{smcl}
{* *! version 1.4 19Feb2016}{...}
{cmd:help strcs}
{right:also see: {help strcs_postestimation}}
{hline}
{title:Title}
{p2colset 5 14 16 2}{...}
{p2col :{hi:strcs} {hline 2}}Flexible parametric survival models on the log hazard scale{p_end}
{p2colreset}{...}
{title:Syntax}
{p 8 16 2}{cmd:strcs} [{varlist}] {ifin} [{cmd:,} {it:options}]
{marker options}{...}
{synoptset 29 tabbed}{...}
{synopthdr}
{synoptline}
{syntab:Knot selection options}
{synopt :{opt bk:nots(numlist)}}boundary knots for baseline{p_end}
{synopt :{opt bknotstvc(knots list)}}boundary knots for time-dependent effects{p_end}
{synopt :{cmdab:df(#)}}degrees of freedom for baseline hazard function{p_end}
{synopt :{opt dftvc(df_list)}}degrees of freedom for each time-dependent effect{p_end}
{synopt :{opt kn:ots(numlist)}}internal knot locations for baseline hazard{p_end}
{synopt :{opt knotst:vc(numlist)}} internal knot locations for time-dependent effects{p_end}
{synopt :{opt knscale(scale)}}scale for user-defined knots (default scale is time){p_end}
{synopt :{opt tvc(varlist)}}varlist of time varying effects{p_end}
{syntab:Estimation options}
{synopt :{opt bhaz:ard(varname)}}invokes relative survival models where {it: varname}
holds the expected mortality rate (hazard) at the time of death{p_end}
{synopt :{opt bht:ime}}smooth the baseline hazard over time (default is log time){p_end}
{synopt :{opt nocon:stant}}suppress constant term{p_end}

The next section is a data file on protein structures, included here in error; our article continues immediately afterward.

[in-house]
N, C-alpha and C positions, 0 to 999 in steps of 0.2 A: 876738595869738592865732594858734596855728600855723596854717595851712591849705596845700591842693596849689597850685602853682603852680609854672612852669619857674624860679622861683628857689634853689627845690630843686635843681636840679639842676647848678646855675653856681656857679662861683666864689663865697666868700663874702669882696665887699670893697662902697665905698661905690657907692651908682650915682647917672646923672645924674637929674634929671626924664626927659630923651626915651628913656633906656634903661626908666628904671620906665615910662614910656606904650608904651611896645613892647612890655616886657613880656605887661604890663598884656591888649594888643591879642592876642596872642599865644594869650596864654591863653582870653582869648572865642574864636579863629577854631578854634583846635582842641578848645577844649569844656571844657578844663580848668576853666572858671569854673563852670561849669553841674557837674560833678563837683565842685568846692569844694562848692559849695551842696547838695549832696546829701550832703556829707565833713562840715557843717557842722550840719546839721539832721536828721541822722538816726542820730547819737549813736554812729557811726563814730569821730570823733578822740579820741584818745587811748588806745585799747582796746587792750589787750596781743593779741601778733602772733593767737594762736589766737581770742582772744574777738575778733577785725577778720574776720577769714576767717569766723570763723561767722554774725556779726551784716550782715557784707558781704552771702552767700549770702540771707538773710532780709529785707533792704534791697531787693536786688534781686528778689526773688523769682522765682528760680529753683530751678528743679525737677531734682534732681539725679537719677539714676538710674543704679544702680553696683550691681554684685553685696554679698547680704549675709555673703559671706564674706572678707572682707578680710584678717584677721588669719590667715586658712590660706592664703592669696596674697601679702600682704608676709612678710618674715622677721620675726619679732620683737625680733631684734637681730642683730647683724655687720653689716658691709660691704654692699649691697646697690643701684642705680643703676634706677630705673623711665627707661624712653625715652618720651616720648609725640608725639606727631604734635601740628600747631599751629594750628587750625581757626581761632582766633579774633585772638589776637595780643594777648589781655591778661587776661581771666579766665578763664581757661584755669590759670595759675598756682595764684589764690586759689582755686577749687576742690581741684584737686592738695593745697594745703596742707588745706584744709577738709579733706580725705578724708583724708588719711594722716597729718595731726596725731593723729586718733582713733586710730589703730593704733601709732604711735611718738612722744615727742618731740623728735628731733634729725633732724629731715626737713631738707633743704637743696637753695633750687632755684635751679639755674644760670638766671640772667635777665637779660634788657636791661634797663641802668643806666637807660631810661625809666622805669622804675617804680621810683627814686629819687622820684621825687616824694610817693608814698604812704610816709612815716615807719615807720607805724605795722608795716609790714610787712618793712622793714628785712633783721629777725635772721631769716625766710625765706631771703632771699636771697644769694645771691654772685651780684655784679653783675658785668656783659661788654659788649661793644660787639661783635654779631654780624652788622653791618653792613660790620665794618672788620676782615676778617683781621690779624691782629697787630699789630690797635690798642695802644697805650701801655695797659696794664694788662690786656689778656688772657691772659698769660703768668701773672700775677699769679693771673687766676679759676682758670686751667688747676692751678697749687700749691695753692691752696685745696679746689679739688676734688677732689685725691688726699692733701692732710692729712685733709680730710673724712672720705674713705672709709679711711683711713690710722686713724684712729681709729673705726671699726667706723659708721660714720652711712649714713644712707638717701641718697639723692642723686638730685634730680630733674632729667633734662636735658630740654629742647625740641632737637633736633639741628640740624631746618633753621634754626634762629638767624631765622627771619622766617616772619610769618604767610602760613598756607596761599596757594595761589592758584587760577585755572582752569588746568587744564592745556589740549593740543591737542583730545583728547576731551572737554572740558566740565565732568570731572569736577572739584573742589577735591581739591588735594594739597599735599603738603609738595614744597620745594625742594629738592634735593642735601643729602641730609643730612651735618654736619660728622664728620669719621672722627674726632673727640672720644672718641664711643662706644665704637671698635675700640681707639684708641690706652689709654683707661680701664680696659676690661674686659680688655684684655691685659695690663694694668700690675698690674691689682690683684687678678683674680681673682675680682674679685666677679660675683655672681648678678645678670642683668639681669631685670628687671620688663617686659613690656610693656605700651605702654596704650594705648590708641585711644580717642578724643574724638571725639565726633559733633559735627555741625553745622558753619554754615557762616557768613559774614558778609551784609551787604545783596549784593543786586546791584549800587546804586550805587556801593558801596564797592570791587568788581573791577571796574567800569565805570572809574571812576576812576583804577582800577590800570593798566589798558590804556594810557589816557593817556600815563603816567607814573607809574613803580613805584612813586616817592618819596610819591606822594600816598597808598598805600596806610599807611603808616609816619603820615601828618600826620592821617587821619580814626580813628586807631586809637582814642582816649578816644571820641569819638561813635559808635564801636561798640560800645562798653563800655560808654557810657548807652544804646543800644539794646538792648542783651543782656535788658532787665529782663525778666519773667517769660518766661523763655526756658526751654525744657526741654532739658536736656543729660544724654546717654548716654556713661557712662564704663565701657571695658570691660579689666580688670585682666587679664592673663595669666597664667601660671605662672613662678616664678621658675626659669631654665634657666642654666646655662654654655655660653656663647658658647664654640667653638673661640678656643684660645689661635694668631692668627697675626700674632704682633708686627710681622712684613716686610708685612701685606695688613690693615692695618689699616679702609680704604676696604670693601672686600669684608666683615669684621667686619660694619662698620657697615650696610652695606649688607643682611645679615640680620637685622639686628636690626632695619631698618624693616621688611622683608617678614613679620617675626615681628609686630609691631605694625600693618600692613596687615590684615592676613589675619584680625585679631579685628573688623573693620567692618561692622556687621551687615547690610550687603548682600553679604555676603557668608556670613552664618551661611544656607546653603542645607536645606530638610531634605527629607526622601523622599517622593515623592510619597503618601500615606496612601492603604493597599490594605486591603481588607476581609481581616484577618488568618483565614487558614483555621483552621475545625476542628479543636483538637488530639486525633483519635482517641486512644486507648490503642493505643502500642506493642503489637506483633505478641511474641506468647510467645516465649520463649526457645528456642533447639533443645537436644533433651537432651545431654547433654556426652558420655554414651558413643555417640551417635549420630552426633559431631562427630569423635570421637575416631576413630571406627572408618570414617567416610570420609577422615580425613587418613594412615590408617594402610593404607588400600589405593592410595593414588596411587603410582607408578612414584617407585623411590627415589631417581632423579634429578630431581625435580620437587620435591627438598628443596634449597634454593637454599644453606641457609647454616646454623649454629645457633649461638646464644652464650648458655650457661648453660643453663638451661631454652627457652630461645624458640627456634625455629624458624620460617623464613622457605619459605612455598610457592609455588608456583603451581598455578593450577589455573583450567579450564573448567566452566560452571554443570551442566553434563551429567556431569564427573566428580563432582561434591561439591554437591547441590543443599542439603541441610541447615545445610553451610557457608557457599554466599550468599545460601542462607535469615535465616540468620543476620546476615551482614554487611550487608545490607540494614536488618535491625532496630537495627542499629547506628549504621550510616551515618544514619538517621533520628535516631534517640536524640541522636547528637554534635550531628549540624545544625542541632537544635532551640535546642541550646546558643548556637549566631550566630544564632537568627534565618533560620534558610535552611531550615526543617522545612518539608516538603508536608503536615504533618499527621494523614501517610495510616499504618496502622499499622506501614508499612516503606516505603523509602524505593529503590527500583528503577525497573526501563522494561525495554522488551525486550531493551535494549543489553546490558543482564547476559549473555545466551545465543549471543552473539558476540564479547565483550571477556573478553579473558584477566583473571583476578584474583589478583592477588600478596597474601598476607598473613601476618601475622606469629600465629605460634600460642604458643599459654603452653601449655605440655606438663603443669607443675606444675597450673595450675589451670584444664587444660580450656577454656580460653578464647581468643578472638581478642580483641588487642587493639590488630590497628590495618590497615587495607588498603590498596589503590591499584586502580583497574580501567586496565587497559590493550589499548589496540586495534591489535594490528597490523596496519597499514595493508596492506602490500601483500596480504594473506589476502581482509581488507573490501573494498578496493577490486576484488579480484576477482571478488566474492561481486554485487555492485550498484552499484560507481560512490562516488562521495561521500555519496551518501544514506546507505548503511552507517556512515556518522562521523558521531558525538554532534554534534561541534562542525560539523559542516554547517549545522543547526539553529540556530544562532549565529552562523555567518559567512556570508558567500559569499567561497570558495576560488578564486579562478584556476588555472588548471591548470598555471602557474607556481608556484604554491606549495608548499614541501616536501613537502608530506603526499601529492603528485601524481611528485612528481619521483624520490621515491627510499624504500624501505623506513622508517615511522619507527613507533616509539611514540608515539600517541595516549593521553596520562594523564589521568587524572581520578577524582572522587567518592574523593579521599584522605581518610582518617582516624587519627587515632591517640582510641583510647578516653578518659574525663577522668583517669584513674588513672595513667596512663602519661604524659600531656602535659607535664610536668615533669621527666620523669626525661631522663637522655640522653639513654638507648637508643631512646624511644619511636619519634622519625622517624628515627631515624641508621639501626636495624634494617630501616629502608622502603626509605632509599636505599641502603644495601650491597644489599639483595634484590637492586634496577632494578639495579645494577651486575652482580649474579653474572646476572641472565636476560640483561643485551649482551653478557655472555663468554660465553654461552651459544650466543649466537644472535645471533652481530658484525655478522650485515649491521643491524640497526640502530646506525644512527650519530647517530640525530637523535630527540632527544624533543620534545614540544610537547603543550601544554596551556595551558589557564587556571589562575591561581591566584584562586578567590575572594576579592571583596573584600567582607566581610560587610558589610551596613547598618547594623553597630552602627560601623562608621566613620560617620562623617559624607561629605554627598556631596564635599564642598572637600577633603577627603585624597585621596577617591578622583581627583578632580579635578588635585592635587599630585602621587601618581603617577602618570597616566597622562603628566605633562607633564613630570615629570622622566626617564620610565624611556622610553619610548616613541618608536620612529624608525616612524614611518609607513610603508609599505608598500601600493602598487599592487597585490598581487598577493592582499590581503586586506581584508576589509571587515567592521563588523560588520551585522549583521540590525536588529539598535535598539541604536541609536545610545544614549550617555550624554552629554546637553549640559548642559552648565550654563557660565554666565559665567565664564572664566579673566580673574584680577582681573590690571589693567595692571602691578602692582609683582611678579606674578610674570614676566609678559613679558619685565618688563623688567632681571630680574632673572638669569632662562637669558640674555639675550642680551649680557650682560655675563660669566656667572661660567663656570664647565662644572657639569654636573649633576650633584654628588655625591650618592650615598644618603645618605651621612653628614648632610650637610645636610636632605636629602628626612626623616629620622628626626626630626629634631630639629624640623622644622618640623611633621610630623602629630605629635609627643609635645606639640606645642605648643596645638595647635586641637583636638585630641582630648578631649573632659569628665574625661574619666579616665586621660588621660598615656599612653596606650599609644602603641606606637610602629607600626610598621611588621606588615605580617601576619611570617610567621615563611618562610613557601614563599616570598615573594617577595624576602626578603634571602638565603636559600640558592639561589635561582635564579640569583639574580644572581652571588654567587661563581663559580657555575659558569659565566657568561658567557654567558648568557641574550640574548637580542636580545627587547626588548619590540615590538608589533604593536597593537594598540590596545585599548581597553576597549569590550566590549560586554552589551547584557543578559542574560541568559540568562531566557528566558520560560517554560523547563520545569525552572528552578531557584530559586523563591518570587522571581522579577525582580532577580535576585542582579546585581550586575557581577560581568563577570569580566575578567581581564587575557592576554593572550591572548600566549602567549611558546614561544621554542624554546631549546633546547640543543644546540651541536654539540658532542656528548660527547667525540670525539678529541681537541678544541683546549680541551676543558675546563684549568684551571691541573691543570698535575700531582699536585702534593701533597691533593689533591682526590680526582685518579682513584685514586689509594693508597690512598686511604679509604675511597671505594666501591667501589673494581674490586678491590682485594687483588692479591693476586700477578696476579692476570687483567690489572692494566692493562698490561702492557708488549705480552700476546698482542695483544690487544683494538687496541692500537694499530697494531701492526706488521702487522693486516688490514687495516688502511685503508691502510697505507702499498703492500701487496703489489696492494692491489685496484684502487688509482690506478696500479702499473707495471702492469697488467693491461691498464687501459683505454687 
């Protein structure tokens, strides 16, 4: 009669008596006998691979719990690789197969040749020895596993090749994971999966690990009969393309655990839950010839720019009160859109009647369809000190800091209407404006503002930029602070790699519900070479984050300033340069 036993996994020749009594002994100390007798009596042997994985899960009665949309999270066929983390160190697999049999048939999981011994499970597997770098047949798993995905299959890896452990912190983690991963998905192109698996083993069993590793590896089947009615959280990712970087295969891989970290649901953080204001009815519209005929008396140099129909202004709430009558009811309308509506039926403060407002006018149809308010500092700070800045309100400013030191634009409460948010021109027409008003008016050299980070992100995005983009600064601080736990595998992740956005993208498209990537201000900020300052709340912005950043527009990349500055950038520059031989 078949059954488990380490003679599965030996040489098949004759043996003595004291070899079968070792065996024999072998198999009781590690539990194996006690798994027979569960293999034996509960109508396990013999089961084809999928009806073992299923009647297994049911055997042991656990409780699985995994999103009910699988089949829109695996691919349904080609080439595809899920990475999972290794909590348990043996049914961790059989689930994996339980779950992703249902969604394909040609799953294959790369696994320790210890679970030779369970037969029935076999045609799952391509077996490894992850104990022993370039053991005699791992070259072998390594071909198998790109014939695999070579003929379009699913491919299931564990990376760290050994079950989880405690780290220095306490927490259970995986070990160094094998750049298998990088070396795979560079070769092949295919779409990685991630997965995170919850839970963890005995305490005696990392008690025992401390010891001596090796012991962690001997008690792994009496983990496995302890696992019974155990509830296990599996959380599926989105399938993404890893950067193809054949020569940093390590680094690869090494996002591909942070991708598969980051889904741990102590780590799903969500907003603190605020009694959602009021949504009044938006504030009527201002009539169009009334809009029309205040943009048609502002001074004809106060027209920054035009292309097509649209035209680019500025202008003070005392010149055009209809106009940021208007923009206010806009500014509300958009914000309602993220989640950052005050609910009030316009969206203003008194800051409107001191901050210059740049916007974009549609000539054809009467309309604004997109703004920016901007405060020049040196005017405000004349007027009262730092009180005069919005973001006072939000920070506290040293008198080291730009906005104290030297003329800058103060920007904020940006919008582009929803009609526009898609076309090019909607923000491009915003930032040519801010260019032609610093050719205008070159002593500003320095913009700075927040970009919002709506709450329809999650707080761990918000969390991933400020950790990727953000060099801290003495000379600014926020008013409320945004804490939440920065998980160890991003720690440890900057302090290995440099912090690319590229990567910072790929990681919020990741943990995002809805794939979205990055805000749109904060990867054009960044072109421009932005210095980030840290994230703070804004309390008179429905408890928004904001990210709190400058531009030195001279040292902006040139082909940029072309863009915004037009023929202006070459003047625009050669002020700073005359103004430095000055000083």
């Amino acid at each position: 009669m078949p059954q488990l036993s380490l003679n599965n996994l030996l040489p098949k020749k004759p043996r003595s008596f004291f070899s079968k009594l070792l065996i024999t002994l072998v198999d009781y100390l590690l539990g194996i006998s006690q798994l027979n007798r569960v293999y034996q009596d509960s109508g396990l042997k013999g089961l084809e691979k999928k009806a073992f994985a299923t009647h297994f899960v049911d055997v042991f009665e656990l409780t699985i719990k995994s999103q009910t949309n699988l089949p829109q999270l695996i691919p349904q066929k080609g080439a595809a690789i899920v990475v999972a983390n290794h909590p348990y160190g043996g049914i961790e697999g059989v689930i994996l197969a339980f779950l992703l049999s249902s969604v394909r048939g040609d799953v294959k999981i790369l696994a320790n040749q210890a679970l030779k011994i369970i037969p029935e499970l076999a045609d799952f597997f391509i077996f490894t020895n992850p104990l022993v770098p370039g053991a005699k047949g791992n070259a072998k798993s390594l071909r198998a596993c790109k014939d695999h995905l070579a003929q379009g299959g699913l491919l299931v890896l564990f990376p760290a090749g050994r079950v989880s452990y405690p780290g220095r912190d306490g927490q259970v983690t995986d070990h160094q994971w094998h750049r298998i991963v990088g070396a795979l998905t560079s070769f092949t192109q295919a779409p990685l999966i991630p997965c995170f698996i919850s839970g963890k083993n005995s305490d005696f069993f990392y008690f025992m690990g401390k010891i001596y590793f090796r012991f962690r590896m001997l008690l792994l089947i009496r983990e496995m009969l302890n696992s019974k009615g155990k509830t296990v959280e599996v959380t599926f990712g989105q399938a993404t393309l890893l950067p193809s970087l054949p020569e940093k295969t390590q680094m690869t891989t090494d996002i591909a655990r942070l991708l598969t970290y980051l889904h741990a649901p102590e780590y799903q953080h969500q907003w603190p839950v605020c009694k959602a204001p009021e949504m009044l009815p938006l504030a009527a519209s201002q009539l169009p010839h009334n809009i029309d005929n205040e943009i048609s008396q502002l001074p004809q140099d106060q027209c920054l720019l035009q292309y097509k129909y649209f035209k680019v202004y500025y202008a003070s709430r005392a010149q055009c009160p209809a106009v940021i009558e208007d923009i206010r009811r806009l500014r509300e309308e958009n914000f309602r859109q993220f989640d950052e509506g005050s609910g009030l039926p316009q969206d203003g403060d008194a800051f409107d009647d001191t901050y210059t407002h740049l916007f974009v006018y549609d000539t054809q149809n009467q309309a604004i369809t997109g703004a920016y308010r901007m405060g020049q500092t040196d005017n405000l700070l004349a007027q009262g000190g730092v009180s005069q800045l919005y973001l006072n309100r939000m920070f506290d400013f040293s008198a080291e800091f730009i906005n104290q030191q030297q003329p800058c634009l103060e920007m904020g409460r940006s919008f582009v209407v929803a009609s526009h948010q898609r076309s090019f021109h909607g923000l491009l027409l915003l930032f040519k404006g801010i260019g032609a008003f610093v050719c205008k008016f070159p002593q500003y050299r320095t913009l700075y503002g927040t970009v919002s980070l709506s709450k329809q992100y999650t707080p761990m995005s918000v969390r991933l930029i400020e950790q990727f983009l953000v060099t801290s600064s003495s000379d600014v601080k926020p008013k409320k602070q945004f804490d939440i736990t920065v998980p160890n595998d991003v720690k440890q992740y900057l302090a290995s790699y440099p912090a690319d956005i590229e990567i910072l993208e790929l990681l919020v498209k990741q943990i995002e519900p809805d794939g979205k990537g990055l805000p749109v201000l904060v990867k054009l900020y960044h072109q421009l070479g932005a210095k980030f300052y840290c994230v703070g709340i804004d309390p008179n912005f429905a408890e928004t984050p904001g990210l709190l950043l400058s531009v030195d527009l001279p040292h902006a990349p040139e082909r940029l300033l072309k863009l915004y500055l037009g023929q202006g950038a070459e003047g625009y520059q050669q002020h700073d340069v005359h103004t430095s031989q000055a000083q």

{synopt :{opt nod:es(#)}}specify the number of nodes used in Gauss-Legendre quadrature numerical
integration of the hazard function (default is 30){p_end}
{synopt :{opt noorth:og}}do not use orthogonal transformation of splines variables{p_end}
{synopt :{opt off:set(varname)}}specifies a variable whose coefficient is constrained to be 1{p_end}
{synopt :{opt reverse}}calculate the splines in reverse order{p_end}
{syntab:Reporting options}
{synopt :{opt l:evel(#)}}set confidence level; default is {cmd:level(95)}{p_end}
{synopt :{opt nohr}}do not report hazard ratios{p_end}
{synopt :{opt verb:ose}}verbose output details the process of the {cmd:strcs} program{p_end}
{syntab:Maximization options}
{synopt :{opt from(matrix)}}initial coefficient values stored in a matrix{p_end}
{synopt :{opt init:h(varlist)}}initial hazard values{p_end}
{synopt :{it:{help strcs##maximize_options:maximize_options}}}control the maximization process; seldom used{p_end}
{synoptline}
{p2colreset}{...}
{p 4 6 2}
You must {cmd:stset} your data before using {cmd:strcs}; see {manhelp stset ST}. {p_end}
{p 4 6 2}
{cmd:fweights}, {cmd:iweights}, and {cmd:pweights} may be specified using stset; {manhelp stset ST}.{p_end}
{title:Description}
{pstd}
{cmd:strcs} fits flexible parametric survival models (Royston-Parmar models) on the log hazard scale. {cmd:strcs} can be used with single- or multiple-record or
single- or multiple-failure {cmd:st} data.
{pstd}
See {manhelp stpm2 ST} for flexible parametric survival models on the log cumulative hazard scale.
{title:Options}
{dlgtab:Knot selection options}
{phang}
{opt bknots(knots_list)} {it:knots_list} is a two-element {it:numlist} giving
the boundary knots. By default these are located at the minimum and maximum
of the uncensored survival times. They are specified on the scale defined
by {cmd:knscale()}.